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Half a Billion Years of Suicide (nationalgeographic.com)
115 points by rpm4321 on June 10, 2014 | hide | past | web | favorite | 5 comments



Very interesting. This is just speculation on my part --- but perhaps a reason why the fruit fly and the nematode worm only have one TNF is precisely because they are small organisms that frequently come into contact with other organisms. If they had dozens of TNFs, then it would be much easier for their apoptosis processes to be triggered by external influences, which could prove debilitating.


Doesn't explain the differential population in coral and humans; the simpler organisms have shorter lifespans, it should matter less if they're susceptible to an external influence.

More likely there are so many receptors because the type and mechanism of cell death is important for the programming of complexity in organisms and macroorganisms.



From paragraph #10:

  Could corals and humans have evolved our TNF 
  families independently? It’s unlikely, given 
  how compatible the two proteins are.
But no further detail is given.


Re Quotient: The cool thing about these TNF receptors is that not all of them lead to apoptosis. In humans for a TNF receptor to move towards apoptosis it requires a "Death Domain." In corals only 11 of the 40 TNF receptors have these death domains so the other 29 TNF receptors are likely involved in a variety of other cellular process besides apoptosis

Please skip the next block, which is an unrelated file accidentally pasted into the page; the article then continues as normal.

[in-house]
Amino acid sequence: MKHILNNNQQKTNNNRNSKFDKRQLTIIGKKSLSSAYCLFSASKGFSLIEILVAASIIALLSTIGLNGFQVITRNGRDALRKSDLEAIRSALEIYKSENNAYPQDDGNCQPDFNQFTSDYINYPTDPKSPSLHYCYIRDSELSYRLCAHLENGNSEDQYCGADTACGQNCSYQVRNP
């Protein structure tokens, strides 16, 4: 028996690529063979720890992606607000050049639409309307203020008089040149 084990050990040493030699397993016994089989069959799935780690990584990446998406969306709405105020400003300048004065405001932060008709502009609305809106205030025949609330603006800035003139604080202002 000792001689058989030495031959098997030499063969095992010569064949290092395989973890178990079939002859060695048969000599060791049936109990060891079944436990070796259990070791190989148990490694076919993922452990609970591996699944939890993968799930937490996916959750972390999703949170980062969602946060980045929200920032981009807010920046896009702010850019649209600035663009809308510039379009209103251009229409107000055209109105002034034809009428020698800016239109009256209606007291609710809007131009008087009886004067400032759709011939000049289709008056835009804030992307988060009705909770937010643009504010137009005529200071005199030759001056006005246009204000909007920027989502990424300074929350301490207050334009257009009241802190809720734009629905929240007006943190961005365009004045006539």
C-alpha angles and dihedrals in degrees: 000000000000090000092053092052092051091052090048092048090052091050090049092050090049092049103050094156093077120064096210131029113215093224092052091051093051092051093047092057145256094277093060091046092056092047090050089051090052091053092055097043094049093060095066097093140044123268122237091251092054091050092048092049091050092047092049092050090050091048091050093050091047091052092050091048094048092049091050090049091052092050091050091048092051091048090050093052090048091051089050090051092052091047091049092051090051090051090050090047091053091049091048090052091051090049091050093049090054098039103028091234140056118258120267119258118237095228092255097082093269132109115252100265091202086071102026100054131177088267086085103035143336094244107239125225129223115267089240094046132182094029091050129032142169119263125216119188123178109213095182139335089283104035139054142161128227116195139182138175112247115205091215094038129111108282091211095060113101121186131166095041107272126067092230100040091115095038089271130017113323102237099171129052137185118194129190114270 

Re DaniFong: "simpler" organisms do not always have shorter lifespans. For example many clams/molluscs can live to be hundreds of years old. In fact, the oldest mollusc is estimated to be over 400 years old!

Re: Why so many TNF receptors in coral there are variety of possibilites:

In terms of the biological reasons for so many TNF-receptors in coral there are a couple possibilities

1) Genome duplication events can occur during evolution leading to expansion of gene families. This appears to be the case in the Zebra fish model organism Danio rerio, they have 33 TNF receptors which seem to have appeared through genomic duplication. I did not specefically look for genome duplication events in the coral genome, but is an interesting direction for future research.

2) Microbial-host interactions- corals harbor a diverse assemblage of bacteria, viruses, fungi, and algae which changes in response to coral health. TNF receptors may be involved in managing these complex interactions. Of the 40 TNFR in coral, only 11 have a "Death Domain". We hypothesize that these death domain TNFR are involved with directly guiding a cell towards apotosis which leaves 29 other receptors that may be involved with other cellular processes

3) Coral resilience to environmental stress- Recent work by Steve Palumni showed that TNF-receptors are involved with resilance to heat stress. They placed naturally heat resistant coral into cold water and found that expression levels of specefic TNF receptors were maintained in the heat-resistant coral but not the heat-sensitive coral. This suggests a genetic component to heat stress via TN-receptors.

If anybody has any questions about my paper, evolution, or coral in general please do not hesitate to ask me on Twitter @StevenQuistad

Thanks for your interest in my work!




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